The locking means 93 also includes a pair of slidable locking plates 91 and 92 which are seated in a rectangular recess 90 that is formed in the upper end of the valve body 11, and which communicates with the bores 36 and 68. The locking plates 91 and 92 are spaced apart from each other and they each have a downwardly and outwardly sloping surface 99 formed on the upper end corner thereof for seating engagement with the conical head 98 on the screw 94. The outer surfaces 100 and 101 of the locking plates 91 and 92, respectively, are circularly formed in plan view for seating engagement against the outer curved periphery of the check valve outer stem head portion 67, and the circular flange 37 on the upper stem 32 of the regulator valve 30. It will be understood that when the screw 94 is turned inwardly, that the downward and inward movement of the conical head 98 will cam the locking plates 91 and 92 laterally outward into a fixed locking engagement with the check valve upper stem head portion 67 and the flange 37 on the regulator valve upper valve stem 32 to hold the regulator valve upper valve stem 32 in an adjusted position.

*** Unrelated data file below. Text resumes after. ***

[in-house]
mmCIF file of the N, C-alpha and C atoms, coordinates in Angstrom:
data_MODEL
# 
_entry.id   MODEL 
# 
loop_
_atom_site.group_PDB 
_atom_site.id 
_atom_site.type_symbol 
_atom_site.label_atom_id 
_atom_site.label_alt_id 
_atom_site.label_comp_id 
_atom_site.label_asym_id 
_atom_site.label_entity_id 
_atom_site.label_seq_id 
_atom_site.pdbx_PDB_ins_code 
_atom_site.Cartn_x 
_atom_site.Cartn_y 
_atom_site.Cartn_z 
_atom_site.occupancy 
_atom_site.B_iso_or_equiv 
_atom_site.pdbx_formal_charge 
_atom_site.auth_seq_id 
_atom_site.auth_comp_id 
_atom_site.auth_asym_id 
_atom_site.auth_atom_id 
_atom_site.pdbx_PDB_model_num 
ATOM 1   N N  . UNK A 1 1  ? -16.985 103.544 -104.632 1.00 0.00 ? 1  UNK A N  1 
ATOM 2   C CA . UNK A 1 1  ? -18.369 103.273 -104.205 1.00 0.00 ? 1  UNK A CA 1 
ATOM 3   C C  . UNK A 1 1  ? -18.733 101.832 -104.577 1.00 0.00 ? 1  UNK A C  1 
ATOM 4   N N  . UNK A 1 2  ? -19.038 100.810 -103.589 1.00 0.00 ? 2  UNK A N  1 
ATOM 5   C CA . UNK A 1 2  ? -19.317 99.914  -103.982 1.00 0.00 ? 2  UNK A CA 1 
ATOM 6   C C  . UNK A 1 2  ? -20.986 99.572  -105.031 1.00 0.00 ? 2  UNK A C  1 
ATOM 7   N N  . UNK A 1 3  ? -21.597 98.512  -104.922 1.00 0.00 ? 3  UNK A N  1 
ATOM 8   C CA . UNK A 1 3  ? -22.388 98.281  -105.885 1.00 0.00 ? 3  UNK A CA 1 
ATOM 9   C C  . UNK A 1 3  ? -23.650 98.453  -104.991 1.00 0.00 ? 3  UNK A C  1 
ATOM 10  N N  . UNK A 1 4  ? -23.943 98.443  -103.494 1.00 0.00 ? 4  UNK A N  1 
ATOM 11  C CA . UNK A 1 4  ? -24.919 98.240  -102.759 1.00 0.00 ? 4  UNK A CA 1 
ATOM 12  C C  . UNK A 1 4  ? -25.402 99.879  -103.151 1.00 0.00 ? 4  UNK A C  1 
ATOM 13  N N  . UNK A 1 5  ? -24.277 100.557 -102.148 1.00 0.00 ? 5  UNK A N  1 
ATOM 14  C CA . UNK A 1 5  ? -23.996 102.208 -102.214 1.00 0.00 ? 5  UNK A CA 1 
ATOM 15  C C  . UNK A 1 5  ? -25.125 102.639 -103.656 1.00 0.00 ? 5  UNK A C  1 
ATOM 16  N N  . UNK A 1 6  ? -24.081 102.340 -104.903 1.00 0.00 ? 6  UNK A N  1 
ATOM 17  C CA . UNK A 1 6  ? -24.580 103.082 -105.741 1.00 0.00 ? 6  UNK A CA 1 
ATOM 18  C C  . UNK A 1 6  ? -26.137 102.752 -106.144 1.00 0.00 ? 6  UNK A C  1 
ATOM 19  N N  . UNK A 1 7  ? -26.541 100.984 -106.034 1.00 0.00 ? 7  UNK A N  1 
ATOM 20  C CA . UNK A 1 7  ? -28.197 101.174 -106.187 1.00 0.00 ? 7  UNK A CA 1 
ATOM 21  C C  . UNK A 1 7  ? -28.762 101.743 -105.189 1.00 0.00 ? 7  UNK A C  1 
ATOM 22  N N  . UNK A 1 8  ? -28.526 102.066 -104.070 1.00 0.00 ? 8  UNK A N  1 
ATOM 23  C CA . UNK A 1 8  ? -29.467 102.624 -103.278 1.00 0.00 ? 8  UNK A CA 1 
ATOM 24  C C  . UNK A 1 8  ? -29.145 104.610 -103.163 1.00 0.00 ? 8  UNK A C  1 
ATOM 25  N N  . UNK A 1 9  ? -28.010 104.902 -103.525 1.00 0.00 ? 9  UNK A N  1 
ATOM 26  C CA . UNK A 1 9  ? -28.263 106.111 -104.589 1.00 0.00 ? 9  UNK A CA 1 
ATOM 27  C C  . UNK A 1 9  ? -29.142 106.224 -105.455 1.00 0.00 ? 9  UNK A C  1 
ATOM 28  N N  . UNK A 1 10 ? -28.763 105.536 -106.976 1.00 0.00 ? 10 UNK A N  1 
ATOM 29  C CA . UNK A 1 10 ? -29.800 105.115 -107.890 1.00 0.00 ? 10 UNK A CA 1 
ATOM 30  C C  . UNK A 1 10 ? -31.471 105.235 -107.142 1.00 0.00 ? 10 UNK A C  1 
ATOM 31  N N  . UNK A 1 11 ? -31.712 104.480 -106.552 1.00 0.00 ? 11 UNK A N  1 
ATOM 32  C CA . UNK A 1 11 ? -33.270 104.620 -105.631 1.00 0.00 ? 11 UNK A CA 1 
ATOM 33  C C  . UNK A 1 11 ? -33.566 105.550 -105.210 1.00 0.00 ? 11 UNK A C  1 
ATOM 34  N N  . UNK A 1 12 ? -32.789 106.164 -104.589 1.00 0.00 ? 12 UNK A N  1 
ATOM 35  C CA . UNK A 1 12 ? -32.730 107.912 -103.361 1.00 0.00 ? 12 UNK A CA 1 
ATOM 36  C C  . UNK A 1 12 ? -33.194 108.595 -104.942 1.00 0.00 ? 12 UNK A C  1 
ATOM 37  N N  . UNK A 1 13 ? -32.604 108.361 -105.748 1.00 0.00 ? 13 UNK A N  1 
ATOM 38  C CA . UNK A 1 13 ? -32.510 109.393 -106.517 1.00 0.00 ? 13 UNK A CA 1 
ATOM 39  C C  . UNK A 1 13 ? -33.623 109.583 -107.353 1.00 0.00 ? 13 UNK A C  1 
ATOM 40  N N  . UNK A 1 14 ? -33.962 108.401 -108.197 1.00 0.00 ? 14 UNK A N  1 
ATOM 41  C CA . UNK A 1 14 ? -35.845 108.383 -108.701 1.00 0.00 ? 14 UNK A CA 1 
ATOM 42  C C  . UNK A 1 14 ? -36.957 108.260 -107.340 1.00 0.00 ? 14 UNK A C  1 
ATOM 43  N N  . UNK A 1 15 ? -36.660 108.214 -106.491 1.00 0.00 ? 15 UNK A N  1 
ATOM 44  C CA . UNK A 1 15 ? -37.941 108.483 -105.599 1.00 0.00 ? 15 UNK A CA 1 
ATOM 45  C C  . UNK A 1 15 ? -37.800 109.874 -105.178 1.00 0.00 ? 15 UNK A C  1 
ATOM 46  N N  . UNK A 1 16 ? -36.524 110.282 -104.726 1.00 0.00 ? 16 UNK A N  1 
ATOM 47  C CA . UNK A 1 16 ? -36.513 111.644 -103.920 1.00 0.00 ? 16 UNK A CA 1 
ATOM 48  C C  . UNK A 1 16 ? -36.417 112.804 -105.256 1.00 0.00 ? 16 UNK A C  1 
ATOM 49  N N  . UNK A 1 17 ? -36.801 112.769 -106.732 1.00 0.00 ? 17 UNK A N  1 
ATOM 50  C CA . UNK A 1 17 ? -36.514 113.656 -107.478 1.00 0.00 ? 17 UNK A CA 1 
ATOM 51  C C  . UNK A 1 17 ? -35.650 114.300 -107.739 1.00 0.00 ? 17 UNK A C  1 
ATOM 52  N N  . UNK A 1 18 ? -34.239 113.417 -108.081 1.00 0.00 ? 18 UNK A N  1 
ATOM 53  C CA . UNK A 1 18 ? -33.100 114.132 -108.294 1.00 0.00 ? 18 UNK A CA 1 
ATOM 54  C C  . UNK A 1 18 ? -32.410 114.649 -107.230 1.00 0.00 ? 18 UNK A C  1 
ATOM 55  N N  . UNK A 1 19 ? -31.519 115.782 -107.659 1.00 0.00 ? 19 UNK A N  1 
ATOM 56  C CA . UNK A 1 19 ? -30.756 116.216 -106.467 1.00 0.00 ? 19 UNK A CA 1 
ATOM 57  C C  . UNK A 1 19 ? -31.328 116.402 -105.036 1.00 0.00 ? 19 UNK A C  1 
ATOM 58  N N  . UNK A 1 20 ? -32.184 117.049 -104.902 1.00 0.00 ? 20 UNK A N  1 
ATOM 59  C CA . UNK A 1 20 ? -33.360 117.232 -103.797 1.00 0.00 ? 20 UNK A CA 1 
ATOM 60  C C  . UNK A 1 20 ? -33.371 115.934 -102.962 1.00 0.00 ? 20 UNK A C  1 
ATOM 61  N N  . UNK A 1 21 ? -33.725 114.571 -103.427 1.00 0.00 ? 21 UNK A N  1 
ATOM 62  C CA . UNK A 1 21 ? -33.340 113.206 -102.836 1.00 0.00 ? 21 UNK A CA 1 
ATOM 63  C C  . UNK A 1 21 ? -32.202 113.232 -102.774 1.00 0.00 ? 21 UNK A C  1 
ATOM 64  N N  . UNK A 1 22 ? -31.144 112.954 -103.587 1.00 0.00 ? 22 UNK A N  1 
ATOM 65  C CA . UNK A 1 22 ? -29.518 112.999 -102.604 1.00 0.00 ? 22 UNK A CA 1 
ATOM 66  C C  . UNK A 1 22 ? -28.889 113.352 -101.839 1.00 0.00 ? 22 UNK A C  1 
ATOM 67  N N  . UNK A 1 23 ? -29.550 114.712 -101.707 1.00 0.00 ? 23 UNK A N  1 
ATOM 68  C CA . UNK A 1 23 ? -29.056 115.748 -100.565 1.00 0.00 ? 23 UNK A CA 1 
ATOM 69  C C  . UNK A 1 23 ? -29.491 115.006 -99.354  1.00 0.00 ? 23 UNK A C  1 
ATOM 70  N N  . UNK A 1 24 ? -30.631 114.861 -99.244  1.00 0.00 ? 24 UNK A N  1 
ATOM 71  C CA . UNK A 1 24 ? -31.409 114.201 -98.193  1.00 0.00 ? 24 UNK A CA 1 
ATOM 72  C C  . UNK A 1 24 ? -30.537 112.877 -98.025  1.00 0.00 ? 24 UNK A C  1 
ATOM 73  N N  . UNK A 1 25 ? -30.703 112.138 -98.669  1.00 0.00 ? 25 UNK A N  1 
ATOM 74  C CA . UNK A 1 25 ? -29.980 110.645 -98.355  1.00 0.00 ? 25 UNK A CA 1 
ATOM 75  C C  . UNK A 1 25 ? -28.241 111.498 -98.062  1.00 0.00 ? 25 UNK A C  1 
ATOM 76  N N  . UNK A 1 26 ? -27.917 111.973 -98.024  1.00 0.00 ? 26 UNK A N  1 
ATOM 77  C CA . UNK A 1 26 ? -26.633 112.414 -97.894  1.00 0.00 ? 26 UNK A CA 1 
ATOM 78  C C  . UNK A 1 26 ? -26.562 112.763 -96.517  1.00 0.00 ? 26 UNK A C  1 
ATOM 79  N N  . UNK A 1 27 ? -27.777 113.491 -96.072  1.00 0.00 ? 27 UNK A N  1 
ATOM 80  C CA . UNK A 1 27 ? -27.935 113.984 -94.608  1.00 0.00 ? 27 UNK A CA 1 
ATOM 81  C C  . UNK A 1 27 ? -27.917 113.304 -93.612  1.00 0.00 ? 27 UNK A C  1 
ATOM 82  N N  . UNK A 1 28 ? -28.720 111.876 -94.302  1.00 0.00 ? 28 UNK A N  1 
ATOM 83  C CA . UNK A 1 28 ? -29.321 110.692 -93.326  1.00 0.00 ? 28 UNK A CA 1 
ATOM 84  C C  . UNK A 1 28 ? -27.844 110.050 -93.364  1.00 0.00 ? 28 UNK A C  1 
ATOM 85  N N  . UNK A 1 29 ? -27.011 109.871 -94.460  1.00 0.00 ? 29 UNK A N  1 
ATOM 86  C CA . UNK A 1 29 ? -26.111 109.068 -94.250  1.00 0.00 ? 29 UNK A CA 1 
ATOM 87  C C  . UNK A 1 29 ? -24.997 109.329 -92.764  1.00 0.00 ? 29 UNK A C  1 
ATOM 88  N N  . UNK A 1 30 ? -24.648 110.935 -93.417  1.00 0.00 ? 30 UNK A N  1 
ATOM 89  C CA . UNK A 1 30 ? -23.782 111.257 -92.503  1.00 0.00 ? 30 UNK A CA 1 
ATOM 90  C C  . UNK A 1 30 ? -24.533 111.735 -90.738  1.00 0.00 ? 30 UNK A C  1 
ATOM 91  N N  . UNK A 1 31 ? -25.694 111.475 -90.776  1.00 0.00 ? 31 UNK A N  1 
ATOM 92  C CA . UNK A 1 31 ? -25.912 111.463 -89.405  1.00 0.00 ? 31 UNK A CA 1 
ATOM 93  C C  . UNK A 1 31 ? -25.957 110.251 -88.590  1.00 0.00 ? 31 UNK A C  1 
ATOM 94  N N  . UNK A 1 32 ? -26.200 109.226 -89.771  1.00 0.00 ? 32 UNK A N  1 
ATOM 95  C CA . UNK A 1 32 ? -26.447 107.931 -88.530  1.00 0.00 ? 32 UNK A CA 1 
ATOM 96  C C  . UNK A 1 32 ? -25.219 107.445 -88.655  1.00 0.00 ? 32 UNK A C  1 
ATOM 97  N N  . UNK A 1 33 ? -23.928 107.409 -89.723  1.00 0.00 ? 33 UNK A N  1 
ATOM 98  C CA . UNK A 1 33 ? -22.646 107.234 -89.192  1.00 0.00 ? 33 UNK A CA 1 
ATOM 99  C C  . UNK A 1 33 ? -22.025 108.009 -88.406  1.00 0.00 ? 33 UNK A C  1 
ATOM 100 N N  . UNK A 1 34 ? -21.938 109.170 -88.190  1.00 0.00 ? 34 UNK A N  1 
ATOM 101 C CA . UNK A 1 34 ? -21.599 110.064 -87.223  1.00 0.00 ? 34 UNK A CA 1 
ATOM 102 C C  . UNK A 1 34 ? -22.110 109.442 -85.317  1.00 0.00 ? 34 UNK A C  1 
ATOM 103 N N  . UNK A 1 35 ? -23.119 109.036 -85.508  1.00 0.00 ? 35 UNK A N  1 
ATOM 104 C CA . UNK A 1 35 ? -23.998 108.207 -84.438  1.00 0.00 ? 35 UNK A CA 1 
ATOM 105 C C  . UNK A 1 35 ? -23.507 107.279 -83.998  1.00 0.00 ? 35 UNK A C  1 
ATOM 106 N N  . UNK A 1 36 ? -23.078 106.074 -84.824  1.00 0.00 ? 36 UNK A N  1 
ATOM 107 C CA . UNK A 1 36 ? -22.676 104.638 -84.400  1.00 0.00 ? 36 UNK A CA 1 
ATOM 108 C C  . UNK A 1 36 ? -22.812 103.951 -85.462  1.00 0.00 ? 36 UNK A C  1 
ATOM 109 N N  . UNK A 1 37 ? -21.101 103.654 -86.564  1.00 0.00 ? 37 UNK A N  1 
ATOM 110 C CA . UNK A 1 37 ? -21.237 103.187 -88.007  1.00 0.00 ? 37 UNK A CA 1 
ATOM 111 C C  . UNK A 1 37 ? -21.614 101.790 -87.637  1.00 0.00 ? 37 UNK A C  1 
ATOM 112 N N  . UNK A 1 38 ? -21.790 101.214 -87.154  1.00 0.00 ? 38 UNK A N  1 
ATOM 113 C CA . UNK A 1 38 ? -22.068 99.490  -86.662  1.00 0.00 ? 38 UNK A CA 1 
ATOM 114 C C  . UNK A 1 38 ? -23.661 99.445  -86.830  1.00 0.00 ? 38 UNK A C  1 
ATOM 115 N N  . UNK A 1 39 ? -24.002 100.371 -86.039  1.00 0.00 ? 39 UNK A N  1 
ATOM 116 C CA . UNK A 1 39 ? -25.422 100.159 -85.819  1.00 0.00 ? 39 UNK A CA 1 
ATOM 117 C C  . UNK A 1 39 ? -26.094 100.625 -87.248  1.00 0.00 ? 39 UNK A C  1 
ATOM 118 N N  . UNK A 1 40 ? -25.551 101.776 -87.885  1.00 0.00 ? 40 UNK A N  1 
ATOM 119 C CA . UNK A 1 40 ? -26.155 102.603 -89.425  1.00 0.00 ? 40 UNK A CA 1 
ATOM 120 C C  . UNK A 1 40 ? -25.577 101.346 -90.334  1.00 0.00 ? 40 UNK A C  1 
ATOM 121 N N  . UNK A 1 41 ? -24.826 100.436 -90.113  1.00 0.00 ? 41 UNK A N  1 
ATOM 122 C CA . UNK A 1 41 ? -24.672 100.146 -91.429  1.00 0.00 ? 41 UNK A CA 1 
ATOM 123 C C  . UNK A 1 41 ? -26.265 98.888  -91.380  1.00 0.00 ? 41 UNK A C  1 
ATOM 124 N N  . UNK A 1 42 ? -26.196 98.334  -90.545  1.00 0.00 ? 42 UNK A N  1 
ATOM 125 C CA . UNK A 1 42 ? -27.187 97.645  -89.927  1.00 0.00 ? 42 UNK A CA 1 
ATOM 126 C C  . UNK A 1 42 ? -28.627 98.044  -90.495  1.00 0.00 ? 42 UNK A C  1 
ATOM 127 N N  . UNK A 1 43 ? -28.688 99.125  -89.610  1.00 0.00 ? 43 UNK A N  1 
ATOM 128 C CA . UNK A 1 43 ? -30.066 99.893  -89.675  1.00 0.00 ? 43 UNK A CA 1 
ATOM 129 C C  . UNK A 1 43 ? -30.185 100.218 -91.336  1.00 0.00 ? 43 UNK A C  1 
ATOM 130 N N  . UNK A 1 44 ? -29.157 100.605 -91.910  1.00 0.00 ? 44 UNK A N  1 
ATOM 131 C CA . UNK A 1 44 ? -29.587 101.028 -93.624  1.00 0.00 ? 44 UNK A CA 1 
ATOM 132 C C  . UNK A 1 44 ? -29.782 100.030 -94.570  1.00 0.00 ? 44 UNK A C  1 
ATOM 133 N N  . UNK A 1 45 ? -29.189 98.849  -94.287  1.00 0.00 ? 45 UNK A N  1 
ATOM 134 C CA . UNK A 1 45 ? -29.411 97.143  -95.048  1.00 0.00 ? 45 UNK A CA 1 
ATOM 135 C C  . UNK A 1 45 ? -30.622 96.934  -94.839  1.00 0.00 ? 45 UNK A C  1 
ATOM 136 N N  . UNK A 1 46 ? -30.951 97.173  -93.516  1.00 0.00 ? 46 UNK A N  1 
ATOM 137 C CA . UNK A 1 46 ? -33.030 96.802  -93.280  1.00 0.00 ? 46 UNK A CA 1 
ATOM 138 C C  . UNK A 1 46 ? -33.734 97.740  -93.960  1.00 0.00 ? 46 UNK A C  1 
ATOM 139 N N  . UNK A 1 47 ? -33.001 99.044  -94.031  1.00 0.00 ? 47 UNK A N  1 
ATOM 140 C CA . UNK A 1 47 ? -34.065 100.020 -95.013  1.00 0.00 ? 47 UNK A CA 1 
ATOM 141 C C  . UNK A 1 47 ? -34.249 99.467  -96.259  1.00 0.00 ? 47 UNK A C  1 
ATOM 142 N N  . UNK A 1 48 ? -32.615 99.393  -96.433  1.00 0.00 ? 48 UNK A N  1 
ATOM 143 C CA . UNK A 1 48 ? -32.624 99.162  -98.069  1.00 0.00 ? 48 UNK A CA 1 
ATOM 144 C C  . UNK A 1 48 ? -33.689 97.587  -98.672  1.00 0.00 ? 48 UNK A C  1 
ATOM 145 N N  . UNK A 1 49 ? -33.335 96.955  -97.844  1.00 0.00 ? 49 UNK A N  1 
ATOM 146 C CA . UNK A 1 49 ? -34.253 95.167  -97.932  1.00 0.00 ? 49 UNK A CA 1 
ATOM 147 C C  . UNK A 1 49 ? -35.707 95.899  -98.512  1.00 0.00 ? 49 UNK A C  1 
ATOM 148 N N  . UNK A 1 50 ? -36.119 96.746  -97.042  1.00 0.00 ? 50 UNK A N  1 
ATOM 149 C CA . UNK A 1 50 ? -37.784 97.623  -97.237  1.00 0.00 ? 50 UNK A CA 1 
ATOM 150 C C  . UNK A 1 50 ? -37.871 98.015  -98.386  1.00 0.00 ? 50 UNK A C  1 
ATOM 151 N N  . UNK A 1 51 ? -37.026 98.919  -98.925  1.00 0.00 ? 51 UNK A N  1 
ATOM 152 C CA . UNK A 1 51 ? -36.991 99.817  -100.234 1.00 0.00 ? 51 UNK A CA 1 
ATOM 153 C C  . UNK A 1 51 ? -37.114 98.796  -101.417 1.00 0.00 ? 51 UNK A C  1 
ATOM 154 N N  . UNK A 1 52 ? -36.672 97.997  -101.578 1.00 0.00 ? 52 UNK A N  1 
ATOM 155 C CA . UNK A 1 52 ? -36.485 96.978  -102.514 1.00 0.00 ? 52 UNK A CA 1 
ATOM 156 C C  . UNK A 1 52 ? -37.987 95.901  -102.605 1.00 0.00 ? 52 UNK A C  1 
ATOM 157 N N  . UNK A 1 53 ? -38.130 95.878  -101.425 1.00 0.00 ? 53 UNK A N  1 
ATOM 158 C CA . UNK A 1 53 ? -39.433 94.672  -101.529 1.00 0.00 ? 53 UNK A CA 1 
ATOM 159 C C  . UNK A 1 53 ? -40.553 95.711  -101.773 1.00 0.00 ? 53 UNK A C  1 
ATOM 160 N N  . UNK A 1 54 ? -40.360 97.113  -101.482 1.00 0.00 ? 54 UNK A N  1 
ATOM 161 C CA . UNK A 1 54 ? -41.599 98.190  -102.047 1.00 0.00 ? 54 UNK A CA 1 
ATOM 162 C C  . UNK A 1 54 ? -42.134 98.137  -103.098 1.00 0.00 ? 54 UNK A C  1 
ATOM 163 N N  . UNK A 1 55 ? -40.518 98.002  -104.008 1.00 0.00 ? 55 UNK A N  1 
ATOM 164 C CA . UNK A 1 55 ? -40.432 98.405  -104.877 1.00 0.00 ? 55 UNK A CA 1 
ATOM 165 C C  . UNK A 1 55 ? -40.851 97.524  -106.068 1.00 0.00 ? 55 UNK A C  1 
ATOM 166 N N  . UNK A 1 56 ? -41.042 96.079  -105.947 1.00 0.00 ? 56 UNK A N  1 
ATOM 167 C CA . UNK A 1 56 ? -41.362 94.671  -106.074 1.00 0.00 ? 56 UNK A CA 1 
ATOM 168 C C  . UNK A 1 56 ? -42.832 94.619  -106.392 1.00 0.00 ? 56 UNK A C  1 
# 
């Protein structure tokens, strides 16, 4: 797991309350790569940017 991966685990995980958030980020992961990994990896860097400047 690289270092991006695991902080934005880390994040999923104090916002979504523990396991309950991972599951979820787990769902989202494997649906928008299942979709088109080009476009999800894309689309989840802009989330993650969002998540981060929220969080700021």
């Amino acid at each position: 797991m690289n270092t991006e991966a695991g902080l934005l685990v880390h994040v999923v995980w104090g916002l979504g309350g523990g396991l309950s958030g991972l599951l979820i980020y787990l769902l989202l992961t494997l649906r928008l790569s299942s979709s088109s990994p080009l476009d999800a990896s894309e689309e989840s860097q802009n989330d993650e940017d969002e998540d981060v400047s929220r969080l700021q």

The valve of the present invention may be used in various air flow control applications for controlling the flow of air to and from an apparatus to be controlled and where a reduced downstream pressure is desired. An example is in the control of the flow of pressurized fluid to either end of an air cylinder, as to the head or piston end of an air cylinder for moving an air cylinder piston through a working stroke, and then exhausting the air in a free flow manner from the piston end of the cylinder to allow the piston to be returned to the starting position.
In the aforedescribed use, FIG. 4 shows the valve 10 at rest, with no pressure at the supply port 19 or the downstream port 26. FIG. 4 also shows the valve 10 is a working condition when pressurized air is flowing into the inlet port 19 and through the valve 10 and out the downstream port 26. FIG. 2 shows the valve 10 in a condition wherein a predetermined downstream pressure is reached and the regulator valve 30 closes. The valve stem 32 of the pressure regulator valve 30 is threaded inwardly to provide the desired spring pressure on the lower valve stem 44, equivalent to a predetermined downstream pressure.